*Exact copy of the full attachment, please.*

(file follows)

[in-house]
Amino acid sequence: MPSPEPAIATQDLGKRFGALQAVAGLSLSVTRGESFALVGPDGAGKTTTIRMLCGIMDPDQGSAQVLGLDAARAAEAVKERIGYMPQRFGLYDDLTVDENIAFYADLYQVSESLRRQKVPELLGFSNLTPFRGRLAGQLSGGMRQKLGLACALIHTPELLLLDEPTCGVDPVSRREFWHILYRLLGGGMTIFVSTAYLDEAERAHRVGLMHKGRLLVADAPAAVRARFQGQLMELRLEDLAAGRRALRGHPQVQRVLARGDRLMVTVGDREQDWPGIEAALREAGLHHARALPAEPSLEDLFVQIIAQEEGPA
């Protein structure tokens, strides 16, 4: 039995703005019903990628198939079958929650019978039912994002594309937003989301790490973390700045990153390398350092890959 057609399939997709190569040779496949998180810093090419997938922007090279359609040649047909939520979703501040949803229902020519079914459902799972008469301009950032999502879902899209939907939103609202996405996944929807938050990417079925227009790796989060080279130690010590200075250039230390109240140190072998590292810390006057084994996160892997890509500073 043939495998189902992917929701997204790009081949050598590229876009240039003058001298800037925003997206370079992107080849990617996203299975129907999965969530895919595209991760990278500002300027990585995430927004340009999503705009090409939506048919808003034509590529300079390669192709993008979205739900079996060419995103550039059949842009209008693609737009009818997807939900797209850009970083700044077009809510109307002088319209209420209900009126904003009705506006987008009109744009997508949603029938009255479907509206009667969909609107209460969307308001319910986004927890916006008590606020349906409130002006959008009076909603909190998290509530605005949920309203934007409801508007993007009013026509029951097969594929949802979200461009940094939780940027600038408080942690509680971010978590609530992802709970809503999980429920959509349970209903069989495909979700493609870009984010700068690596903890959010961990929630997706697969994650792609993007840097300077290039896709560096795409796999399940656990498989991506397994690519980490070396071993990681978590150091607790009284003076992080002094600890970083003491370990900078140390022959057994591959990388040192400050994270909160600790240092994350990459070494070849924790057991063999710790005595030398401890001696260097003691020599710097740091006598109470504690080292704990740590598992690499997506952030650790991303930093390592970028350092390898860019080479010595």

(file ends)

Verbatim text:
[in-house]
Amino acid sequence: MPSPEPAIATQDLGKRFGALQAVAGLSLSVTRGESFALVGPDGAGKTTTIRMLCGIMDPDQGSAQVLGLDAARAAEAVKERIGYMPQRFGLYDDLTVDENIAFYADLYQVSESLRRQKVPELLGFSNLTPFRGRLAGQLSGGMRQKLGLACALIHTPELLLLDEPTCGVDPVSRREFWHILYRLLGGGMTIFVSTAYLDEAERAHRVGLMHKGRLLVADAPAAVRARFQGQLMELRLEDLAAGRRALRGHPQVQRVLARGDRLMVTVGDREQDWPGIEAALREAGLHHARALPAEPSLEDLFVQIIAQEEGPA
């Protein structure tokens, strides 16, 4: 039995703005019903990628198939079958929650019978039912994002594309937003989301790490973390700045990153390398350092890959 057609399939997709190569040779496949998180810093090419997938922007090279359609040649047909939520979703501040949803229902020519079914459902799972008469301009950032999502879902899209939907939103609202996405996944929807938050990417079925227009790796989060080279130690010590200075250039230390109240140190072998590292810390006057084994996160892997890509500073 043939495998189902992917929701997204790009081949050598590229876009240039003058001298800037925003997206370079992107080849990617996203299975129907999965969530895919595209991760990278500002300027990585995430927004340009999503705009090409939506048919808003034509590529300079390669192709993008979205739900079996060419995103550039059949842009209008693609737009009818997807939900797209850009970083700044077009809510109307002088319209209420209900009126904003009705506006987008009109744009997508949603029938009255479907509206009667969909609107209460969307308001319910986004927890916006008590606020349906409130002006959008009076909603909190998290509530605005949920309203934007409801508007993007009013026509029951097969594929949802979200461009940094939780940027600038408080942690509680971010978590609530992802709970809503999980429920959509349970209903069989495909979700493609870009984010700068690596903890959010961990929630997706697969994650792609993007840097300077290039896709560096795409796999399940656990498989991506397994690519980490070396071993990681978590150091607790009284003076992080002094600890970083003491370990900078140390022959057994591959990388040192400050994270909160600790240092994350990459070494070849924790057991063999710790005595030398401890001696260097003691020599710097740091006598109470504690080292704990740590598992690499997506952030650790991303930093390592970028350092390898860019080479010595």